After my aunt died, I asked her son if I could have her copy of "Angel Unaware" but he had already had an estate sale and it was gone. Knowing how touched I was when I had read it, and what comfort my aunt had drawn from it, I wanted a copy for myself. It was highly unlikely that I could get one though, for that book was published in 1953 and was probably out of print. About two years ago, I was in Half Price Books in my favorite section, Nostalgia. I was just looking at the locked glass cabinet where they keep their "treasures" and what did I see but a perfect copy of "Angel Unaware"! Next to it was a copy of "Dearest Debbie", another Rogers book about their adopted Korean daughter who passed away on a church trip. I had that book when I was a teen and lost it in one of our moves. I got both books for a song, and the comfort that came in re-reading them has been priceless. Roy and Dale Evans Rogers were not only entertainers, but committed Christians, and their dedication to the Lord is shown in these books. Even though both stories are sad, the Rogers' approach to grieving the death of a child has been uplifting to me.
I have probably mentioned before that I don't consider Meredith an angel, though I may call her one as an endearing term. I saw this poem on another blog and wanted to share it with you. (I changed just a few words to make it suit me a bit better)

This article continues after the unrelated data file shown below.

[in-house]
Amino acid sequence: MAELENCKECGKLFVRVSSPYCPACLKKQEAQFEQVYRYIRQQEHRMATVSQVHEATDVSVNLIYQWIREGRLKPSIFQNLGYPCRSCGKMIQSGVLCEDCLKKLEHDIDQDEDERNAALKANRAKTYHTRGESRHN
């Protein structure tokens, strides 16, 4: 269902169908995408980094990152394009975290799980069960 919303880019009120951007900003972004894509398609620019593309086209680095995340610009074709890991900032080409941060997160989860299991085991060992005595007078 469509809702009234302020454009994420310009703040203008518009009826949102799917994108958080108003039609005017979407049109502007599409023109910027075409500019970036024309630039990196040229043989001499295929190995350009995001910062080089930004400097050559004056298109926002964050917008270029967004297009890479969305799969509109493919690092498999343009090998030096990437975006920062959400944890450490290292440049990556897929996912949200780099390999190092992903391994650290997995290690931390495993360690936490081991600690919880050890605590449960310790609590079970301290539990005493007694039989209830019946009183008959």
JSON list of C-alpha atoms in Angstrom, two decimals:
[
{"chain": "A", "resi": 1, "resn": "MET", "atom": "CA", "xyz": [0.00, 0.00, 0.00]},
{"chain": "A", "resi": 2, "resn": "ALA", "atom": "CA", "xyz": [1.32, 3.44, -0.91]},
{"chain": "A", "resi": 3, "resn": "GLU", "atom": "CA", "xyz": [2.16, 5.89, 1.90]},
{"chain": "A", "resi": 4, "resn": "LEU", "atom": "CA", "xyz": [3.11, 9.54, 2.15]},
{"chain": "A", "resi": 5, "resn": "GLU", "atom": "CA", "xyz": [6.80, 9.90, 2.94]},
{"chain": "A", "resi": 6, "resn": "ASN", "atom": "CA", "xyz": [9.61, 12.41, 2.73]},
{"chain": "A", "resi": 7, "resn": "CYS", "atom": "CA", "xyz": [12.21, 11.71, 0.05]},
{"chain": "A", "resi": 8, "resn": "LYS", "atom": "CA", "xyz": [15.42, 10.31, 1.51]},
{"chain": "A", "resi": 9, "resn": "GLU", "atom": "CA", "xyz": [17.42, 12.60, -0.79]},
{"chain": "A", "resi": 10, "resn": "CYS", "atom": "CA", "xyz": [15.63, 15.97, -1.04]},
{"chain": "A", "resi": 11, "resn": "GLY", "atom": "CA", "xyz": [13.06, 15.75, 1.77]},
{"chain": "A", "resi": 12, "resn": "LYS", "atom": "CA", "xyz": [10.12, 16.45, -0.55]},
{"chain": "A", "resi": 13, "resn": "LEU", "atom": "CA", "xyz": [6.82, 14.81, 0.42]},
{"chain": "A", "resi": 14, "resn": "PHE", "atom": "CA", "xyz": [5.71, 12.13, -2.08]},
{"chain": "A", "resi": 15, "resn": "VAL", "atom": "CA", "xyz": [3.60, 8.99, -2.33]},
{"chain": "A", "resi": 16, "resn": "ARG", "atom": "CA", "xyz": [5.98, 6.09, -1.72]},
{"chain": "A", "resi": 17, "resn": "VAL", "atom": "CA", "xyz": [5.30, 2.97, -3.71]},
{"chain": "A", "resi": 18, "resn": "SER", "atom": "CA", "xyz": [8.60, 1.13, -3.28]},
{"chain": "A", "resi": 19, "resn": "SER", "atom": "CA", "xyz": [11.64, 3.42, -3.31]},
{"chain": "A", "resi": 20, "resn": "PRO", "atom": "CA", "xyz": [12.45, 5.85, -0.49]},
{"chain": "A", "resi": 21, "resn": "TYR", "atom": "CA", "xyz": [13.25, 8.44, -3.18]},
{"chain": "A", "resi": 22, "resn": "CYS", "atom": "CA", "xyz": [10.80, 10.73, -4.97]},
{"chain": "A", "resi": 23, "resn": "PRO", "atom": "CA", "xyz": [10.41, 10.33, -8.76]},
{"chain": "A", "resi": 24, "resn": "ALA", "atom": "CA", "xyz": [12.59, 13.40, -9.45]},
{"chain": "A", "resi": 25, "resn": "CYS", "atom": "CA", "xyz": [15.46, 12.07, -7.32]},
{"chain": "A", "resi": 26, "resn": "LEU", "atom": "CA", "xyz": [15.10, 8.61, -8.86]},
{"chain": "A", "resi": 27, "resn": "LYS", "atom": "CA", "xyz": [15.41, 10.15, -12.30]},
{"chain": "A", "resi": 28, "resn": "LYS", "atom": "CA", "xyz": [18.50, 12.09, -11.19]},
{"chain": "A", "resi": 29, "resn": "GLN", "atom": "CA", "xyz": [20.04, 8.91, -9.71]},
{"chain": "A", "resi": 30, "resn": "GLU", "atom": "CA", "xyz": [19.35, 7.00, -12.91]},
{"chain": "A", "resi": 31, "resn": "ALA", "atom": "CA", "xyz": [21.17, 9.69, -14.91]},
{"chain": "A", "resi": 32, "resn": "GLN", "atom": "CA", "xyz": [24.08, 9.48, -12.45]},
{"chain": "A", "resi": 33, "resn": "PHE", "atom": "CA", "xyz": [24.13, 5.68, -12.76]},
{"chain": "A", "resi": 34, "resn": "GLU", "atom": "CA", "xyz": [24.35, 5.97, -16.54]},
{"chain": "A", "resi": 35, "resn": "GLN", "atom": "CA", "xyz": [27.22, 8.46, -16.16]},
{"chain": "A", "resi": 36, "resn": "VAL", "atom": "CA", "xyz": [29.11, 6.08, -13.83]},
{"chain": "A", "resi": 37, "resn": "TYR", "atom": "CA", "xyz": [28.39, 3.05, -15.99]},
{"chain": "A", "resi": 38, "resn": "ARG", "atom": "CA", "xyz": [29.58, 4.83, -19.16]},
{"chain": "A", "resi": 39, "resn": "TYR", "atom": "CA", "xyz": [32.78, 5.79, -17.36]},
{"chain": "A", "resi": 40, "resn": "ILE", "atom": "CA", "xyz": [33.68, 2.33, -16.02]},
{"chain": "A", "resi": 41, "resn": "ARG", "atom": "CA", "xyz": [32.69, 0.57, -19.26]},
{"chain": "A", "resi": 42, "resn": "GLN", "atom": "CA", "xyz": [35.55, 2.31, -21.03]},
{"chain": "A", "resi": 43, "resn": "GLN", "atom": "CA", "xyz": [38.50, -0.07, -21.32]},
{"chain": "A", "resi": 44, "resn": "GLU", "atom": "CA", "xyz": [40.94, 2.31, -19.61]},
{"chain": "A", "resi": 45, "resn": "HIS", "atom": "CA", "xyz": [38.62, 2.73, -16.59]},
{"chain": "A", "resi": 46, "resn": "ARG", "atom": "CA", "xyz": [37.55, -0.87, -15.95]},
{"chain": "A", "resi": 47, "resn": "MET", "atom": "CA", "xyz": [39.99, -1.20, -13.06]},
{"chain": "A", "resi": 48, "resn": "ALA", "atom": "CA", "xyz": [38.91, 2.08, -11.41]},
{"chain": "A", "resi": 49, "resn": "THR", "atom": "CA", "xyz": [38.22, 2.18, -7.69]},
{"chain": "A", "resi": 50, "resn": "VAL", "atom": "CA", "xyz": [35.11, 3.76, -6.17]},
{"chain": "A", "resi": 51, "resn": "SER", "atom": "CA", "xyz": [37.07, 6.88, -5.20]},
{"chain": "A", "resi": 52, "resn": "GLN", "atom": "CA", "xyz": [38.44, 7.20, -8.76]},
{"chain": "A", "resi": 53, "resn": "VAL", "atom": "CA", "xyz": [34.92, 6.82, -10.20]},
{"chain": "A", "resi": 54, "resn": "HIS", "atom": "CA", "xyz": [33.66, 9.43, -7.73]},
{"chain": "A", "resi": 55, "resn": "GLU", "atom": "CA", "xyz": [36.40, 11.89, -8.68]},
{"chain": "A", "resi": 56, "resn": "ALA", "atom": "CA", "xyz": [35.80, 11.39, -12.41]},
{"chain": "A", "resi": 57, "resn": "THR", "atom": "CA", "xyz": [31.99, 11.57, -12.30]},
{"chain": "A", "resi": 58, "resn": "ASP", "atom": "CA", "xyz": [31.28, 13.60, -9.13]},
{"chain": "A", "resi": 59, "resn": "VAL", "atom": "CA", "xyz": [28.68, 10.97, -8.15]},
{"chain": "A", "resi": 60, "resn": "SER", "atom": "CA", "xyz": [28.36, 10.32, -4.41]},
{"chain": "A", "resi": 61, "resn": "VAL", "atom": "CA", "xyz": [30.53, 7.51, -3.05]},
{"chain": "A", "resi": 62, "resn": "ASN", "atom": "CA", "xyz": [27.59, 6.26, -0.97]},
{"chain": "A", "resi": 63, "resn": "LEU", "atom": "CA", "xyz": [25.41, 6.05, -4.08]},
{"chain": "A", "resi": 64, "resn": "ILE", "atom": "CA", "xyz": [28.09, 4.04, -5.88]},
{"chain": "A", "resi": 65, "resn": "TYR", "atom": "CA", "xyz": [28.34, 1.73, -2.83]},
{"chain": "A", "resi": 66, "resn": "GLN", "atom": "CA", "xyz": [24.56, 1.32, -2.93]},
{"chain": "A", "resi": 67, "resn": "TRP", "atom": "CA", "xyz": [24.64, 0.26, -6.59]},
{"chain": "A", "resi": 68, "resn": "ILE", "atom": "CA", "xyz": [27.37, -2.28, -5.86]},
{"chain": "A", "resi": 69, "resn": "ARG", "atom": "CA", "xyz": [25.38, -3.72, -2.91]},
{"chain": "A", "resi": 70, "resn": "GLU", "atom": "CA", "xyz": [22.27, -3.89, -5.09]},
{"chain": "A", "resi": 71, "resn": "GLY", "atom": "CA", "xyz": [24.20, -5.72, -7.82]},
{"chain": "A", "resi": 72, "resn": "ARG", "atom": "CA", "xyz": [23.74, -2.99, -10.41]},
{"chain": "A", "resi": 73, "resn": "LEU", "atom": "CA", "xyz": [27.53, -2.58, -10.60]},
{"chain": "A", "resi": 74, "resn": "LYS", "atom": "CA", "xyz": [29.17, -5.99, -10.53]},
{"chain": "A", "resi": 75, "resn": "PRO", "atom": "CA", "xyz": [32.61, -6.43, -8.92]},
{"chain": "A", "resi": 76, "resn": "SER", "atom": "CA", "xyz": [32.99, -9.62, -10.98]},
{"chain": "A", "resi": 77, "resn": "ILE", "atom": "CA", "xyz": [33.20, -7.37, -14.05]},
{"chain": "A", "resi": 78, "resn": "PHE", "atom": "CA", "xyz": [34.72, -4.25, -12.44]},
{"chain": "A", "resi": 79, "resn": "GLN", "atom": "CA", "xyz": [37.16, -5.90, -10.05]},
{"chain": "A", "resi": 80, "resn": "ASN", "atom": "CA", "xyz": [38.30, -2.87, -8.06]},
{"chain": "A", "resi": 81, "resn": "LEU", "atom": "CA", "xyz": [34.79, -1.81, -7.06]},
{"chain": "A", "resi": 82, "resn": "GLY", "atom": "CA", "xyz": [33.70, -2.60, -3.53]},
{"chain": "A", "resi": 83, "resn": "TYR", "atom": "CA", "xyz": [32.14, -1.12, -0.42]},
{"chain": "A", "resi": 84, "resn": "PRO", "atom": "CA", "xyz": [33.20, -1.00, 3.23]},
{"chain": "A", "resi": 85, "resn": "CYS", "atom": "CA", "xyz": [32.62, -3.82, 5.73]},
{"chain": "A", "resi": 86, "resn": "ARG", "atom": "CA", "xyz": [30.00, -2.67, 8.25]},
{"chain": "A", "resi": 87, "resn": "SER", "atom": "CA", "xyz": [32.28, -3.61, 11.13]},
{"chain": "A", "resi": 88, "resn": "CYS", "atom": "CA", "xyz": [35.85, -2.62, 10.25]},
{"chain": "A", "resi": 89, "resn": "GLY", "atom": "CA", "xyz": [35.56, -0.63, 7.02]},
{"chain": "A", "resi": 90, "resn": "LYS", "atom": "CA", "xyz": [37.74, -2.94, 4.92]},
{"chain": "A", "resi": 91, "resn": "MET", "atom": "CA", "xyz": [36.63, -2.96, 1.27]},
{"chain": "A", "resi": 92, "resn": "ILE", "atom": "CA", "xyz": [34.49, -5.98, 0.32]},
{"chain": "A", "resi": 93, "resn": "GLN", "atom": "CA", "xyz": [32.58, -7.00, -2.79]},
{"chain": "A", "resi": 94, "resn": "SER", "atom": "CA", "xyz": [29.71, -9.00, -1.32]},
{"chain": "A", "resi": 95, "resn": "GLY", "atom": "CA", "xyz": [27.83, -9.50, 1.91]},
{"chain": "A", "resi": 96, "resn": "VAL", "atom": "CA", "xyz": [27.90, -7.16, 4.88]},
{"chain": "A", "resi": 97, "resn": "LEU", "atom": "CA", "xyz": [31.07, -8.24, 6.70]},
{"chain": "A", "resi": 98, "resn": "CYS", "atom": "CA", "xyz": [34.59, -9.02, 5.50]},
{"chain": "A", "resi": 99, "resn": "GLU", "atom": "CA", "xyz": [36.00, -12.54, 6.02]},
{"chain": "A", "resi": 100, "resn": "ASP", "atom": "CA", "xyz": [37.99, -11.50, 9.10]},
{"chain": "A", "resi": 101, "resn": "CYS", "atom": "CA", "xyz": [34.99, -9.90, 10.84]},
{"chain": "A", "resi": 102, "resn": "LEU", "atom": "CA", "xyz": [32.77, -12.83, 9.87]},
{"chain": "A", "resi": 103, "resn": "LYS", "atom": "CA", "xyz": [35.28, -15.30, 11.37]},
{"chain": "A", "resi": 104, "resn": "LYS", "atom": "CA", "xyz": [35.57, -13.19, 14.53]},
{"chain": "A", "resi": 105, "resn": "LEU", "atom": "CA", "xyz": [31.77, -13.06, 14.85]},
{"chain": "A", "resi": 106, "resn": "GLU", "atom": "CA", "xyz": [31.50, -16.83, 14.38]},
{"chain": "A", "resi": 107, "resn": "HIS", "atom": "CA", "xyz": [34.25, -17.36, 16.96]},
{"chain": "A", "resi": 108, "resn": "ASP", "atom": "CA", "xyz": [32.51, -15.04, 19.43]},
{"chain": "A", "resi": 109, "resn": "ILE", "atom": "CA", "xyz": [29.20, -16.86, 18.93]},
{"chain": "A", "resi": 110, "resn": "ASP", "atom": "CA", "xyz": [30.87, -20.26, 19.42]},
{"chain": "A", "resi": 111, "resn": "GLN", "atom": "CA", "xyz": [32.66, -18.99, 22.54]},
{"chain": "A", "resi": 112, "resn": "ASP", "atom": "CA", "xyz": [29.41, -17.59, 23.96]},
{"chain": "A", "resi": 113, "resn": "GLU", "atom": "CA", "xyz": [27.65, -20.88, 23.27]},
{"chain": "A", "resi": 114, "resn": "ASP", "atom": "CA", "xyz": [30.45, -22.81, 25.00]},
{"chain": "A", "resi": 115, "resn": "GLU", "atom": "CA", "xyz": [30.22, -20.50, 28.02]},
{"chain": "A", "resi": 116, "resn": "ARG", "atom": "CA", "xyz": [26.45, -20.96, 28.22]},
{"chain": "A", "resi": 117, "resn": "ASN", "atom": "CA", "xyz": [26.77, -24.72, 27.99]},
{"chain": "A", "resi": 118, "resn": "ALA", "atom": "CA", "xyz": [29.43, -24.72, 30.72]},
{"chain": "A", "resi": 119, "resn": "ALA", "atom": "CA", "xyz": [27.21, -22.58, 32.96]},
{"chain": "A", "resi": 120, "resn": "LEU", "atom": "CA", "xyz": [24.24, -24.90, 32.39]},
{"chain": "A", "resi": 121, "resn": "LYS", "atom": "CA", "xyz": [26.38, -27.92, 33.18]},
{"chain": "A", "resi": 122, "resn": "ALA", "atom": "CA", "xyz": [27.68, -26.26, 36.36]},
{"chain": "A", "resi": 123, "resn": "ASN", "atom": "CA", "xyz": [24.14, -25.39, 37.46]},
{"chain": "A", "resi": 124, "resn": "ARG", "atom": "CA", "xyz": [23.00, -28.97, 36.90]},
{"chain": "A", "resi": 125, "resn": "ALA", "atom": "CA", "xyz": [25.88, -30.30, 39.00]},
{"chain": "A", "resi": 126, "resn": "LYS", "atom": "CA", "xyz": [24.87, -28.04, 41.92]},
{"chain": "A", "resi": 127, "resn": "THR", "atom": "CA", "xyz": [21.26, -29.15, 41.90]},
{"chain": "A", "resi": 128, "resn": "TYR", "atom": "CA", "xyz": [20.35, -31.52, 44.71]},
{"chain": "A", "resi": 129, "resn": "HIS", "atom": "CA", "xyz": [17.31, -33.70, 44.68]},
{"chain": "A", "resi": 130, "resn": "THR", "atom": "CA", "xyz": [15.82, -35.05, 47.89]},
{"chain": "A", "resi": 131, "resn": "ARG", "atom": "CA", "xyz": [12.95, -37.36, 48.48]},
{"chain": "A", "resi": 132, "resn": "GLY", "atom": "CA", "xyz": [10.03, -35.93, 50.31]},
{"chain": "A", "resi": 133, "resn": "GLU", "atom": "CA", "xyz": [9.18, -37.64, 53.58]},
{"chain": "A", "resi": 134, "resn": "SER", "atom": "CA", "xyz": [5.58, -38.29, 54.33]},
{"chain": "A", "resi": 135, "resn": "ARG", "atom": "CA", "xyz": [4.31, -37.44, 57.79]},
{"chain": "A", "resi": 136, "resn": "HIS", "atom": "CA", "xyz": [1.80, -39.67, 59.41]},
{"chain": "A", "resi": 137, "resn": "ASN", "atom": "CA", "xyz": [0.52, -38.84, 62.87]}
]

Angel Unaware

Oh, the longing we both had,
To be a mommy and a dad.
We put our hopes and dreams in you,
He hoped for pink and I did, too.
But for you, God had a different plan,
One we may never understand.
We were visited by an angel,
Though we didn't know it then.
You were the answer to our prayer,
Our angel unaware.

We hardly got to say hello,
Before we had to let you go.
God breathed your name and called you home.
So briefly here, so quickly gone.
But in the stillness of the night,
My empty arms still hold you tight.
We were visited by an angel,
Though we didn't know it then.
You were the answer to our prayer,
Our angel unaware.

In my mind I see you running
Chasing bees and butterflies.
Soft hair gently blowing,
Healthy cheeks, laughing eyes.
In the quietness of the morning,
When the mist hangs in the air,
I hold you close within my heart -
My angel unaware.

How can I miss someone so much
I barely had the chance to touch?
Yet, as you grew inside of me,
I learned how strong a love can be.
I knew you for your lifetime -
I'll love you for all of mine.
We were visited by an angel,
Though we didn't know it then.
You were the answer to our prayer,